Saturday, October 25, 2014

Halloween Costumes for Retirees recently featured a post on Halloween costumes based on pop culture. The same day their home page quoted blogger PJ Gach: “Jumpsuits were made by the devil with the sole purpose of not letting women pee.” The confluence of these ideas made me realize that retirees need guidelines for choosing Halloween attire. Here they are, along with some accessories ideas, just in time for you to adjust the getup you’ve planned for this year’s trick-or-treating.

The first guideline is that, unlike jumpsuits, your costume must let you pee. One way an outfit can accommodate this is to enable you to get in and out of it easily. Look for lots of Velcro, like a straight jacket. Or something loose and flowy on the bottom, like a fortune teller’s caftan. Another way is to have some highly absorbent material built in, like SpongeBob SquarePants with pants made of actual sponges.

Another important guideline is to wear comfortable, flat footwear. Running shoes or slippers are best, so choose attire that makes sense with those. You can just wear a polyester jogging suit or your ratty old bathrobe. Easy peasy.

A simple and cheap costume for a retiree is an alarm clock. It’s a great way to remind your friends who are still working that you get to sleep in. Mark the clock face “alarm” and set the time to 10 am. On your back, wear an empty cardboard box marked “battery compartment.” Leave it open, showing just the space with the plus and minus signs for two AAs. Not only can you sleep in, you don’t even need a functioning alarm clock.

If you’ll be taking your grandchildren trick-or-treating at night, you’ll want special accessories to keep you safe. Night vision goggles or extra large eyeglasses are a must, which makes a Ghost Buster costume a great choice. A high-powered lantern is also important—one with 360 degree coverage. You can affix it to a hard hat and go as a coal miner. Or mount the lantern in a red wagon, plop in your grandchild costumed as a Dalmation puppy, and dress as Cruella de Vil.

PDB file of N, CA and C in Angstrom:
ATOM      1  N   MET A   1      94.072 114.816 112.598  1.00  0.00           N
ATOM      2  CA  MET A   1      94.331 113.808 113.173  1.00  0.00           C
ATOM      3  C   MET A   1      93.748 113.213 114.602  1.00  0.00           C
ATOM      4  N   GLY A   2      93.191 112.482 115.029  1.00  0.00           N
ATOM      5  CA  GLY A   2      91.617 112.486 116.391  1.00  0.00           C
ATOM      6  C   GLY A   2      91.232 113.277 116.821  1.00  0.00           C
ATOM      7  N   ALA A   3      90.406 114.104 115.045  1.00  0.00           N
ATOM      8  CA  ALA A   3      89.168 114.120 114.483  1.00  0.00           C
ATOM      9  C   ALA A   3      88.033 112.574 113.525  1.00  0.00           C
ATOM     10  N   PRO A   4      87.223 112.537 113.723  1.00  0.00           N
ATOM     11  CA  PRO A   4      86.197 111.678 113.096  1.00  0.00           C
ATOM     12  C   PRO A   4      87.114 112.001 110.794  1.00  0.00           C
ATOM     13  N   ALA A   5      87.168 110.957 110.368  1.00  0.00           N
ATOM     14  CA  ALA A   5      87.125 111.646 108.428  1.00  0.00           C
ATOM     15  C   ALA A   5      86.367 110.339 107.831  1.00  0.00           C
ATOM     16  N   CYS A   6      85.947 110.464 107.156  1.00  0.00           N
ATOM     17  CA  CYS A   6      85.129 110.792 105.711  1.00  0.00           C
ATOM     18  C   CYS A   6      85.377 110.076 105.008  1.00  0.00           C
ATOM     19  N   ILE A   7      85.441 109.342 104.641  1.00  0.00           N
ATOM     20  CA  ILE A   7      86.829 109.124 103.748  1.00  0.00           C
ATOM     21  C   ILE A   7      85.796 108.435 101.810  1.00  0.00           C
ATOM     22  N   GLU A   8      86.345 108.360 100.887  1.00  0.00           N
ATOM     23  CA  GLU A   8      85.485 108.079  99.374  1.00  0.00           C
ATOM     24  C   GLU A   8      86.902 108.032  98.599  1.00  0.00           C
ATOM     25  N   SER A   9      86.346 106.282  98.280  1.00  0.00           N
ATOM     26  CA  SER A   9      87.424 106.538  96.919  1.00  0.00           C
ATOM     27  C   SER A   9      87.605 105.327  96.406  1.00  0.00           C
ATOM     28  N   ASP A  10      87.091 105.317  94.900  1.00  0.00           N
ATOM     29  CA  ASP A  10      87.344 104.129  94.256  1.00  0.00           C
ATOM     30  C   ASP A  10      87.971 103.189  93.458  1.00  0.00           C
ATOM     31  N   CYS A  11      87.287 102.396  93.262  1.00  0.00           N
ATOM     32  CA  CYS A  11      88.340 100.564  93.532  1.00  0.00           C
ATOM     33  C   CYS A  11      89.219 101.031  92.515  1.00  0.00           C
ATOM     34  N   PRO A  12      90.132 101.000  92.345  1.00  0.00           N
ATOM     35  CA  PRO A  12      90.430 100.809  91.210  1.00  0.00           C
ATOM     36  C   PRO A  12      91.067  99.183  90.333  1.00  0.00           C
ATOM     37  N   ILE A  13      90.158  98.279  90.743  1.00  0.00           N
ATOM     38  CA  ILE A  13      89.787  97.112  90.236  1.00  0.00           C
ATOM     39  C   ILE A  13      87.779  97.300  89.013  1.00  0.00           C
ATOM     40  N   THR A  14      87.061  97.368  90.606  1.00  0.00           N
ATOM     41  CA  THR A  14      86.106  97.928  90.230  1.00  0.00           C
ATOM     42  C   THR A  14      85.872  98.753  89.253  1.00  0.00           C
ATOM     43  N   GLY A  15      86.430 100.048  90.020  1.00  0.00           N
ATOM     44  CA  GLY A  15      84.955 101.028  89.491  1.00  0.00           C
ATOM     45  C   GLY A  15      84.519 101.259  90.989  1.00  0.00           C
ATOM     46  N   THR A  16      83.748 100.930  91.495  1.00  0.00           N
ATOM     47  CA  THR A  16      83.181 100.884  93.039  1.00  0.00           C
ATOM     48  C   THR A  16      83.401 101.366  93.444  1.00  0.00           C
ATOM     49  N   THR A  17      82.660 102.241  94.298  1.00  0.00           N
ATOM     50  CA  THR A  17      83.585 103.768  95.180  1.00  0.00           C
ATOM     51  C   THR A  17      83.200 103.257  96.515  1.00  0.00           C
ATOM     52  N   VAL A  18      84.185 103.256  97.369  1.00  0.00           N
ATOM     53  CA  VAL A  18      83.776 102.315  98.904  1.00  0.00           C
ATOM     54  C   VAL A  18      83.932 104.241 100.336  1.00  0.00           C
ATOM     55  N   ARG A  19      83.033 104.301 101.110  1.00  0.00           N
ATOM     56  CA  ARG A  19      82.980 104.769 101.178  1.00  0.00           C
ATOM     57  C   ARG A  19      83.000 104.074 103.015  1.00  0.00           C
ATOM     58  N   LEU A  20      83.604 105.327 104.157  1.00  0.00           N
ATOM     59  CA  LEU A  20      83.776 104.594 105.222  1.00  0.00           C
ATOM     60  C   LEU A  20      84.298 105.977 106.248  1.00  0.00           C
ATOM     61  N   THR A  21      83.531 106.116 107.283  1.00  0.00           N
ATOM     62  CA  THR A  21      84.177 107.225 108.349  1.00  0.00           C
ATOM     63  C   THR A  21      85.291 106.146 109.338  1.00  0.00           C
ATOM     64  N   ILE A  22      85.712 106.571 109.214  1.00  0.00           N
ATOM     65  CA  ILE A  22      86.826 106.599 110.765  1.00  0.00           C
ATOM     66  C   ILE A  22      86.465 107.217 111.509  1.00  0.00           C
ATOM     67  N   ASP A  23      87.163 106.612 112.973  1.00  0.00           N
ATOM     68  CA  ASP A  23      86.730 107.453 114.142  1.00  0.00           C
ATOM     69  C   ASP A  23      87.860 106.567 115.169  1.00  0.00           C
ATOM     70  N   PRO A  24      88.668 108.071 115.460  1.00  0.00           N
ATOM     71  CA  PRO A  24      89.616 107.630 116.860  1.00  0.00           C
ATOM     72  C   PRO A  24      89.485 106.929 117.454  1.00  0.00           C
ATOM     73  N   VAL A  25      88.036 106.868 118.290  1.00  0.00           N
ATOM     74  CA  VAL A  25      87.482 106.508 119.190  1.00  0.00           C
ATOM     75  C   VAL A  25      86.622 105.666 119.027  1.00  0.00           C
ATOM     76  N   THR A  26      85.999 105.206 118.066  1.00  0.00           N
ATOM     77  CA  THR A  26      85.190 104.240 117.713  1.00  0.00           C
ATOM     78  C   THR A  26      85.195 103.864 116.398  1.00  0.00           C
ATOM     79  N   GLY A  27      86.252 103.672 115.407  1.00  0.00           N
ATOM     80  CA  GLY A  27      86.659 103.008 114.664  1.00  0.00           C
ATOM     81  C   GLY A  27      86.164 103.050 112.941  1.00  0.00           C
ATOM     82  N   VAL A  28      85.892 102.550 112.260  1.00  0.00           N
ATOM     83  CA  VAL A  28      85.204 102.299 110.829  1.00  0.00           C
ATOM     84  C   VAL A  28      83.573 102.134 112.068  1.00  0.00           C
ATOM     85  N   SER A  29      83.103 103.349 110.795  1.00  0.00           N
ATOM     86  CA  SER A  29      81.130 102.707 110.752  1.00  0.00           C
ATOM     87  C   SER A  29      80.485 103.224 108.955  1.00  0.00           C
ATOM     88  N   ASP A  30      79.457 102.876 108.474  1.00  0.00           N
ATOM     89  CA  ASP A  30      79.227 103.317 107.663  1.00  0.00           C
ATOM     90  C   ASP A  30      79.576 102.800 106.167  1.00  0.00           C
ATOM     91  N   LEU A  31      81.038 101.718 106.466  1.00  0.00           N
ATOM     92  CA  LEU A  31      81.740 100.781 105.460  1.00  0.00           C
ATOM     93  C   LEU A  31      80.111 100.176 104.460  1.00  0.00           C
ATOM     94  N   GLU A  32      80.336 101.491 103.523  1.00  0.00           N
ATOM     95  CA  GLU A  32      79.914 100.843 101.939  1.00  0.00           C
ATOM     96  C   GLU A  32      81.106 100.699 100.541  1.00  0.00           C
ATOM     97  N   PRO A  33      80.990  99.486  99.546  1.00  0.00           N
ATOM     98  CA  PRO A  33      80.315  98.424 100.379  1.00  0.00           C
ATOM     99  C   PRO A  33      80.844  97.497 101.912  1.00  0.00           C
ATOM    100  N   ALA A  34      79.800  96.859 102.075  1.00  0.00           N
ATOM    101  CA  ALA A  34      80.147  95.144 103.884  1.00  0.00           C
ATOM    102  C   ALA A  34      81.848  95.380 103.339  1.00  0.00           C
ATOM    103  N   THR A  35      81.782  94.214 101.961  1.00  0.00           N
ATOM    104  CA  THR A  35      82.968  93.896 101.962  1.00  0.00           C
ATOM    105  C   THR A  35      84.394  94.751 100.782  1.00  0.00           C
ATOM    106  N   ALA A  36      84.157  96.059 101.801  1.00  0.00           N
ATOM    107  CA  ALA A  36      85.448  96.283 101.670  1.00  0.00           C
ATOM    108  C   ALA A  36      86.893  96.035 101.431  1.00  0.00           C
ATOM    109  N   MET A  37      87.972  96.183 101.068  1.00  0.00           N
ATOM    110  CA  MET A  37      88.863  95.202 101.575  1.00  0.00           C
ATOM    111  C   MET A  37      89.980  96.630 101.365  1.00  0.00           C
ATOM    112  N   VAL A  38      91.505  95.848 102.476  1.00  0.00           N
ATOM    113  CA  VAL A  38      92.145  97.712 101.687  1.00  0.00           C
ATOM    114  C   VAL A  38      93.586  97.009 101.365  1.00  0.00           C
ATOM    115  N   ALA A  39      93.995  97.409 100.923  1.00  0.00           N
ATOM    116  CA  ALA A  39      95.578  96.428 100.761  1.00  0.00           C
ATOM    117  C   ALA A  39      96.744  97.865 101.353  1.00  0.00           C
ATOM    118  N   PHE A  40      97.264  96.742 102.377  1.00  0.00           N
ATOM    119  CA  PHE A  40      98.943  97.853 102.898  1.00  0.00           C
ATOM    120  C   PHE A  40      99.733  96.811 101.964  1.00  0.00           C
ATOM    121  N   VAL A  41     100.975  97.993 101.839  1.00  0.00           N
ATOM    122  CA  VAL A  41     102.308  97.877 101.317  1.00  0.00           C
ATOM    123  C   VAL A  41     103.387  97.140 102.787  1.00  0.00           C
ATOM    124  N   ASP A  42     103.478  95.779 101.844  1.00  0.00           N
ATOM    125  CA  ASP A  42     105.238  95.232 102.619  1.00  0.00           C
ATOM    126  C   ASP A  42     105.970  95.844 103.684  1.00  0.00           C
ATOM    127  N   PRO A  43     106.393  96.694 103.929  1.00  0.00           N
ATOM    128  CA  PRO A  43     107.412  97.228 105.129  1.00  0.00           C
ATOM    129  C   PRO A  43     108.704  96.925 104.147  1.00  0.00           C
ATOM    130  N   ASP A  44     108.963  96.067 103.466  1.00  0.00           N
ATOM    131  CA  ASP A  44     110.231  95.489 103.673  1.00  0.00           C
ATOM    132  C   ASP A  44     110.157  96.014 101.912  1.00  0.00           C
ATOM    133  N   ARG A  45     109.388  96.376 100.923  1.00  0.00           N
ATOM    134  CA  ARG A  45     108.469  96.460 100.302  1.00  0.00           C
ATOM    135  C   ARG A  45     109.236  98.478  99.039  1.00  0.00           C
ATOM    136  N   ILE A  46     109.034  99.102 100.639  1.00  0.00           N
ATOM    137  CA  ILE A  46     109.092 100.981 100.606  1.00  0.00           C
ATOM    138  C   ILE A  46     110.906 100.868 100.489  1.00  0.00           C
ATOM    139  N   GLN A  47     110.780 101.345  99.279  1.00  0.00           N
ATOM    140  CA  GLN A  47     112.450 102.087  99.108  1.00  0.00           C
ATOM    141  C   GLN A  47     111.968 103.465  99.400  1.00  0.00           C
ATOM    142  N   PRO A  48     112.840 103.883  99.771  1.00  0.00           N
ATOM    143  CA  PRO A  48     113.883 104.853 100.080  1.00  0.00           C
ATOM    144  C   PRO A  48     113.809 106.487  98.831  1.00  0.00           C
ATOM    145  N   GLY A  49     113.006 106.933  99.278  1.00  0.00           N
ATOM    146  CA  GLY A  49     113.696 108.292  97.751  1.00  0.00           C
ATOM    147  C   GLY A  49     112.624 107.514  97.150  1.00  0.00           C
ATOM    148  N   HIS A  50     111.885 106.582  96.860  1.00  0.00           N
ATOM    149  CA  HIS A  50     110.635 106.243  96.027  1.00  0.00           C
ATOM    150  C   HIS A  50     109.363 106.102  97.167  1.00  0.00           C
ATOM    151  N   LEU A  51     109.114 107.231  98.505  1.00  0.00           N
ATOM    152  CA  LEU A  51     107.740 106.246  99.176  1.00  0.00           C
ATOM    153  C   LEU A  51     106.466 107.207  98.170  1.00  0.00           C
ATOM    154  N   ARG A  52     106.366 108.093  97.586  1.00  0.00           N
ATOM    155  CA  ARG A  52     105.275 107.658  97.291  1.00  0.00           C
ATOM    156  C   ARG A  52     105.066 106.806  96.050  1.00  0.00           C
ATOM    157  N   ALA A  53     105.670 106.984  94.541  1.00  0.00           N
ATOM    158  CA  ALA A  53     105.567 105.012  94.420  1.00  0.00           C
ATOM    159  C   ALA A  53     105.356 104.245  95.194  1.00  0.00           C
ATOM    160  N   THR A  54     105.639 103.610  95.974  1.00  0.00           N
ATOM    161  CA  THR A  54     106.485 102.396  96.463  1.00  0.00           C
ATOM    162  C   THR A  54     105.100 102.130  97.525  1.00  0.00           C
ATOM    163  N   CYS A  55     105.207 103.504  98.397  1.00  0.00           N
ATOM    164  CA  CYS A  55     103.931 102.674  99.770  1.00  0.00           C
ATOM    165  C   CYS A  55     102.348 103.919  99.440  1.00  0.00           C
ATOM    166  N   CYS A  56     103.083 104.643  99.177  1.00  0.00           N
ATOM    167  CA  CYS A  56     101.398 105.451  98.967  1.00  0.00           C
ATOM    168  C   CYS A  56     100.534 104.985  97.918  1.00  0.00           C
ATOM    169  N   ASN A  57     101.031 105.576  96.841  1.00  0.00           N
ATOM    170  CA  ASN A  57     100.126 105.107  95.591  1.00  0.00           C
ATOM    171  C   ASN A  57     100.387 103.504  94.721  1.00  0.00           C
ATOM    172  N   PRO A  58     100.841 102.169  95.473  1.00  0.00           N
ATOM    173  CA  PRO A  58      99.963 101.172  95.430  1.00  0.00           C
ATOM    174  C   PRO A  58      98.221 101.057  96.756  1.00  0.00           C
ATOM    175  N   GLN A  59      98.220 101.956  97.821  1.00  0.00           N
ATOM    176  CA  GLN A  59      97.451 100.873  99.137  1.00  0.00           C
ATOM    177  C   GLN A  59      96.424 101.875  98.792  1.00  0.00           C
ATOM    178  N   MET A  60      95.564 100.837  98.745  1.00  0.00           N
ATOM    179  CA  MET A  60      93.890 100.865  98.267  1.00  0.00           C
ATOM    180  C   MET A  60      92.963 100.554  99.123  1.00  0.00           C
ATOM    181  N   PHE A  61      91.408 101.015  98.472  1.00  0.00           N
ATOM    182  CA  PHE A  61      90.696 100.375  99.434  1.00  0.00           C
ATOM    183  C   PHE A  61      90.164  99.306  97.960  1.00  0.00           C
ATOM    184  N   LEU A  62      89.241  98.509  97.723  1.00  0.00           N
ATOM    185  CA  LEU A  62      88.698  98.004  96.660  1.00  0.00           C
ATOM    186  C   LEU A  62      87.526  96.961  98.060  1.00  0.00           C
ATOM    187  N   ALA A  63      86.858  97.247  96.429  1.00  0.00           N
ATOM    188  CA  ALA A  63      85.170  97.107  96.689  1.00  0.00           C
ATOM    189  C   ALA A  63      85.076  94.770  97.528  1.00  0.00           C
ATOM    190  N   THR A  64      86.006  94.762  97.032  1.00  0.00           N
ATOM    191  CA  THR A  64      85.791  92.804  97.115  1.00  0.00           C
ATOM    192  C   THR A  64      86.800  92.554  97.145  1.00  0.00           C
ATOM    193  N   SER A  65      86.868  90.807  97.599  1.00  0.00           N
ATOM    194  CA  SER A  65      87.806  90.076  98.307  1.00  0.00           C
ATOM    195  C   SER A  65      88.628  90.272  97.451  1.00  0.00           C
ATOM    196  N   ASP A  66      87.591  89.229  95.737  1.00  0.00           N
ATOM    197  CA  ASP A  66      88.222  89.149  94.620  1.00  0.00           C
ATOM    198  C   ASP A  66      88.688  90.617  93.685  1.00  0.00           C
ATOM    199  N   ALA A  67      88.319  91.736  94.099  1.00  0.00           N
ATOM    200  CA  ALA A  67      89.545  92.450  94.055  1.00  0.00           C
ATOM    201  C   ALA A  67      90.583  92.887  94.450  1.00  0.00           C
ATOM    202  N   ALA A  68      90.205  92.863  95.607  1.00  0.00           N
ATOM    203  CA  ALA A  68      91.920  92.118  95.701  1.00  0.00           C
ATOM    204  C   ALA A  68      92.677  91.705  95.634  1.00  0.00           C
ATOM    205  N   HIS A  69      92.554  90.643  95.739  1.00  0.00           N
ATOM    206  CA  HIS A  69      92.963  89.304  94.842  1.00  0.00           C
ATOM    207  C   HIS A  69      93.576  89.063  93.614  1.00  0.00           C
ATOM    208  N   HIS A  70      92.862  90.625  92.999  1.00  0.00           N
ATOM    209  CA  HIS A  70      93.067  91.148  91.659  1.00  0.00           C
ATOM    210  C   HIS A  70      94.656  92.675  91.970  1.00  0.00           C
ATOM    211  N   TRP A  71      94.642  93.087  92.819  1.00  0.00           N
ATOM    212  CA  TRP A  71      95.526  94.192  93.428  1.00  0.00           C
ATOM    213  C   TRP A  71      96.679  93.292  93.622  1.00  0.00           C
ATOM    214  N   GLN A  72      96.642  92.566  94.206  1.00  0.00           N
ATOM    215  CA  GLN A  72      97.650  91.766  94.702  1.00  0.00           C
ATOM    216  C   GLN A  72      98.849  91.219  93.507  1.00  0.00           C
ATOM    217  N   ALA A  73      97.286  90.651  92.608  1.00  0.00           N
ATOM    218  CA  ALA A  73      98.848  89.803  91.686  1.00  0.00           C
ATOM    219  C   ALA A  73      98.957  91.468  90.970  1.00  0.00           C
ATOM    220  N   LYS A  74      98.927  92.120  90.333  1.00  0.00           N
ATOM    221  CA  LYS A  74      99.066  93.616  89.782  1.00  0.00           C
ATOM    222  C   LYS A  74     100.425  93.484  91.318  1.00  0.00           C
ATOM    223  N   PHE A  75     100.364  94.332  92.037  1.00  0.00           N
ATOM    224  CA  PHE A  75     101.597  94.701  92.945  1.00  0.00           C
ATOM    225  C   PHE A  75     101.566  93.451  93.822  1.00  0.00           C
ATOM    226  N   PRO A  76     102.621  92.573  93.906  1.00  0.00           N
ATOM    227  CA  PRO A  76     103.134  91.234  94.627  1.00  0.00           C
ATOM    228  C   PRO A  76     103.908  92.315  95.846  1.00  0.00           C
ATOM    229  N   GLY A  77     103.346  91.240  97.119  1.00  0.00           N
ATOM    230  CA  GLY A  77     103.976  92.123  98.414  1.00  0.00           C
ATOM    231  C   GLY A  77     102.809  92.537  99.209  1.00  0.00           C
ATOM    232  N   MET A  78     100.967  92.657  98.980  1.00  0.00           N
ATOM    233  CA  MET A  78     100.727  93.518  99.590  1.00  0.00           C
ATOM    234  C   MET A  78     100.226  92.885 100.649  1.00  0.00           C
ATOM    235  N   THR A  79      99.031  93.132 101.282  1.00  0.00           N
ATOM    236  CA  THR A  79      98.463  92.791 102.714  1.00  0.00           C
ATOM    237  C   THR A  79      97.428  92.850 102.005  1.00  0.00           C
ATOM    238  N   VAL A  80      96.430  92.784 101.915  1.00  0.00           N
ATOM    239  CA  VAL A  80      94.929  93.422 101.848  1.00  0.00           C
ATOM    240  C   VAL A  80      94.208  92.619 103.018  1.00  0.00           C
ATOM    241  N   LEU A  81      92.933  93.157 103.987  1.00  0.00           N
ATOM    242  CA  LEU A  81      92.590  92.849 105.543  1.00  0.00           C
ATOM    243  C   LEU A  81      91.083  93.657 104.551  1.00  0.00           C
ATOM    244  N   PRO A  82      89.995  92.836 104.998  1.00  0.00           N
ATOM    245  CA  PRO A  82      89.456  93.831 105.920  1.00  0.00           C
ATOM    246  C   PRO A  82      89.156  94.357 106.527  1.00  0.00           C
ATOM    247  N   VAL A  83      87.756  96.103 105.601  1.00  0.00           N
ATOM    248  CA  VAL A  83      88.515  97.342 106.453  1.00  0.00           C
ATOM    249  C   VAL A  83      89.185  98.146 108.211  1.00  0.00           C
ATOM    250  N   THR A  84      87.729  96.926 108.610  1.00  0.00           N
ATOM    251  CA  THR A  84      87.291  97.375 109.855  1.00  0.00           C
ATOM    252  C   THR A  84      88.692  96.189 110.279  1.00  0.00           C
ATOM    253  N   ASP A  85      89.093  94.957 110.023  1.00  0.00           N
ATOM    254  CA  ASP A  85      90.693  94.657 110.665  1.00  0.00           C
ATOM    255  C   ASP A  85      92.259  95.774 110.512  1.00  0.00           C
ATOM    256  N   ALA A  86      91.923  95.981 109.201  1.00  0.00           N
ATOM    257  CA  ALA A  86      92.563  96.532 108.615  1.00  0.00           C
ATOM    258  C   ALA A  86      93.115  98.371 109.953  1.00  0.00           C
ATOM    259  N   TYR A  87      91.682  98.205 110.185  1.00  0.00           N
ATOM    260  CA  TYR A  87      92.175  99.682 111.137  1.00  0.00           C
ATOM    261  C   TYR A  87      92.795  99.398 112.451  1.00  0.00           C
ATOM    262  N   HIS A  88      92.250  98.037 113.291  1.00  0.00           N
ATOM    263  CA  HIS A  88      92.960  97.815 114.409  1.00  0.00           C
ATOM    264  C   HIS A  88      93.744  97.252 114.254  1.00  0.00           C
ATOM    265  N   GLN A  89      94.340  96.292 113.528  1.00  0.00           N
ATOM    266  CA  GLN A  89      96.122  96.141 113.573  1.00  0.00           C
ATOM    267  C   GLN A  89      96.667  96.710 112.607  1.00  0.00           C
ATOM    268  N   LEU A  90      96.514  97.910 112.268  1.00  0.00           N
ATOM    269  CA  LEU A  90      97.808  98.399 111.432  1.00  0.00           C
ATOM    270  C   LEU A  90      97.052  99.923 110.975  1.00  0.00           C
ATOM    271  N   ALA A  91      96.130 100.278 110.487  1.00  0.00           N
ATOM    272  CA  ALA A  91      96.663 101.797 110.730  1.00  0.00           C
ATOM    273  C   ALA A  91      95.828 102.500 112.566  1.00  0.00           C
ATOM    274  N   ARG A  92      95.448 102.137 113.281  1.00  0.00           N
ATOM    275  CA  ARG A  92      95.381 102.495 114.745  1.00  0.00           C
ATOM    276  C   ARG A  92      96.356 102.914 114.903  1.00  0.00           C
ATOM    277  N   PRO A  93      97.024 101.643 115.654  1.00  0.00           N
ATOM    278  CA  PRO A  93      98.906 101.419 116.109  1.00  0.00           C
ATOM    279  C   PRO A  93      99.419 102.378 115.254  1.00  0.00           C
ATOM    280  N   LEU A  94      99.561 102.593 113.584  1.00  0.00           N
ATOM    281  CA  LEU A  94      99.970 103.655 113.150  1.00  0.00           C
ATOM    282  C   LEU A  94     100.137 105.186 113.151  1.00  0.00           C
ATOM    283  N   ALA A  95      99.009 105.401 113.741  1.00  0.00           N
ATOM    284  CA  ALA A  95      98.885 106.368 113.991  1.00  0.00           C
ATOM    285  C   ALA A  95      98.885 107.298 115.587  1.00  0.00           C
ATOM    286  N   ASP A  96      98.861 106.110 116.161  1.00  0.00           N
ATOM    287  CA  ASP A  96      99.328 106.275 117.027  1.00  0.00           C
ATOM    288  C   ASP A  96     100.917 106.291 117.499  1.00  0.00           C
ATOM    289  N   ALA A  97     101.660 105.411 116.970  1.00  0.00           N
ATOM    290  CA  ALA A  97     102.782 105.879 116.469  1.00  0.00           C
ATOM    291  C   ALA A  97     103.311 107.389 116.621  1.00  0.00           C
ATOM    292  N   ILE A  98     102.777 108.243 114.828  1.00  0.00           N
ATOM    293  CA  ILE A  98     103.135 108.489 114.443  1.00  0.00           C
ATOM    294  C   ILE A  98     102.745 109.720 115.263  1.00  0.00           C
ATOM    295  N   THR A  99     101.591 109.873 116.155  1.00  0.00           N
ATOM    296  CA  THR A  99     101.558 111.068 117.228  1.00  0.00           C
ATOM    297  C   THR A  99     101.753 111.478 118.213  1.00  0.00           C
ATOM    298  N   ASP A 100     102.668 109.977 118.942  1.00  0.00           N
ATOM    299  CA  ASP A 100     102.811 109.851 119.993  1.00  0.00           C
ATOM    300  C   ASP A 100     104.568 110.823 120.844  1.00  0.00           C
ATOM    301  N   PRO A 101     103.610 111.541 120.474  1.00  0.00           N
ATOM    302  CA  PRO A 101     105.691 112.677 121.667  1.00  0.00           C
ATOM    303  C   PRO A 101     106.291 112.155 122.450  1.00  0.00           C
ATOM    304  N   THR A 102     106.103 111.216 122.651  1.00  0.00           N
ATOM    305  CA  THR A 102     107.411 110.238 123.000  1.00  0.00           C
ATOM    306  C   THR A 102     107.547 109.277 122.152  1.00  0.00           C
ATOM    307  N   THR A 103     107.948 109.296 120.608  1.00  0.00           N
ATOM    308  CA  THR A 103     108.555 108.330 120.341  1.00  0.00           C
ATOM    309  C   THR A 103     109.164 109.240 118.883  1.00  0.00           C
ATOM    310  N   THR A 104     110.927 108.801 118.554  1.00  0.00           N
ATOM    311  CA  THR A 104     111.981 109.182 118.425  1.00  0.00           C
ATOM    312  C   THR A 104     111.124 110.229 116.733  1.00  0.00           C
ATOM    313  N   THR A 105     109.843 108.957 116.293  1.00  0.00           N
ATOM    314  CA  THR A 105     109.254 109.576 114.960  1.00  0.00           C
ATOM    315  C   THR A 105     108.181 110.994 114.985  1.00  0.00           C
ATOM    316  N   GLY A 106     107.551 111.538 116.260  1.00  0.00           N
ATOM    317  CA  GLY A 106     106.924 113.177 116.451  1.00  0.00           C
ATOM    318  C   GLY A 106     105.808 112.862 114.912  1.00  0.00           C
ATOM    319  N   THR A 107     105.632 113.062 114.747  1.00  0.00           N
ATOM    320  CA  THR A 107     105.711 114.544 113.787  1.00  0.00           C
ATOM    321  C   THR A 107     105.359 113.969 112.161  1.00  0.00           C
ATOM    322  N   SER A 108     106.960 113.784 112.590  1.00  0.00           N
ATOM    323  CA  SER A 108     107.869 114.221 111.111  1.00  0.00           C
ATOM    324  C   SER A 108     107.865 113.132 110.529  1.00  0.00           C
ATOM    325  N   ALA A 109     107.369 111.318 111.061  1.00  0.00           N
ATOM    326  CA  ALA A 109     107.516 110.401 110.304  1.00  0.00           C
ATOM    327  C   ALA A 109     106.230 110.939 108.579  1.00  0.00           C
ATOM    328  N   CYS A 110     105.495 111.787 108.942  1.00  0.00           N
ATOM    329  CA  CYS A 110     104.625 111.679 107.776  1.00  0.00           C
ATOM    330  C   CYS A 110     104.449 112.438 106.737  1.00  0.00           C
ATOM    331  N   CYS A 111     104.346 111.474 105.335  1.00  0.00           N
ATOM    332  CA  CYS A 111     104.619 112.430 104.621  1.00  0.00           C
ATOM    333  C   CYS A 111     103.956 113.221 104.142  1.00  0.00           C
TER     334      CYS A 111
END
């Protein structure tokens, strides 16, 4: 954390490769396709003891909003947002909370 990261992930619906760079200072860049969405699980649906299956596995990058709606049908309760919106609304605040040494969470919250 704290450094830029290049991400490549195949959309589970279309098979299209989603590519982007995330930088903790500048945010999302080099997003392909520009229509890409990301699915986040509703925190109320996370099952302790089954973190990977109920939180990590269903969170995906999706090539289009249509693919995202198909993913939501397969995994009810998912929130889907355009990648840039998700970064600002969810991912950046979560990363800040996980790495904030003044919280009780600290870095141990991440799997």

Another option for nighttime protection is the Badass Biker outfit. Start with some hideous false teeth. Then get a heavy chain belt (made from a real chain from a hardware store). Buy a beat up moto jacket (short for motorcycle—I’m so cool) at Savers. Top it off with a generous application of yellow and black police crime scene tape. This should scare off potential muggers along your trick-or-treating route.

Not going outdoors for Halloween? If house parties are more your style, you’ll have a wider range of options. Forget about anything from the movie Frozen. We’re way too old for that. We can, however, go as a modified version of the Ice Bucket Challenge. Begin with a clear plastic shower curtain liner worn as a poncho. Add a standard bucket, but fill it with acrylic cubes. The last thing you need is someone pouring ice cold water on you. Unless you’re wearing SpongeBob panties.

For a trendy but affordable costume, create an enormous version of Pharrell Williams’ hat. Use one of those huge brown paper bags—the ones you stuff leaves into. Cut openings for your eyes, nose and mouth. Also armholes. Then attach a roll of corrugated paper around the opening at knee level to make a narrow brim. You might want to visit Pharrell’s hat on Facebook to be sure you have the proportions right. Yes, his hat has it’s own FB page.

Those who are tired of the alarmist responses to the Ebola scare can make a political statement by going as Chicken Little. Take a large bag of poly fluff (the stuffing in throw pillows, aka toss pillows in New England) and glue clumps of it to an old jogging suit. Intersperse these with pieces of blue construction paper, cut into random shapes. As you wander around the Halloween party, shout: “The sky is falling! The sky is falling!” as you look up toward the ceiling. Enough said.

Here’s a fun idea that retirees can appreciate. Pick up an inexpensive set of doctor’s scrubs and dye them orange. Then get a bottle of dark blue ink at an art shop and pour generous amounts on the scrubs at the elbow, upper arms and thigh areas. When guests ask, tell them you’re dressed as “Orange Is the New Black and Blue.” Or maybe: “Black and Blue Is the New Orange.” Whatever.

As you can see, there are many low-cost and easy-to-create Halloween costumes that make sense for retirees this year. I hope you have fun putting them together, and even more fun wearing them. Be sure to post pictures on your Facebook page.

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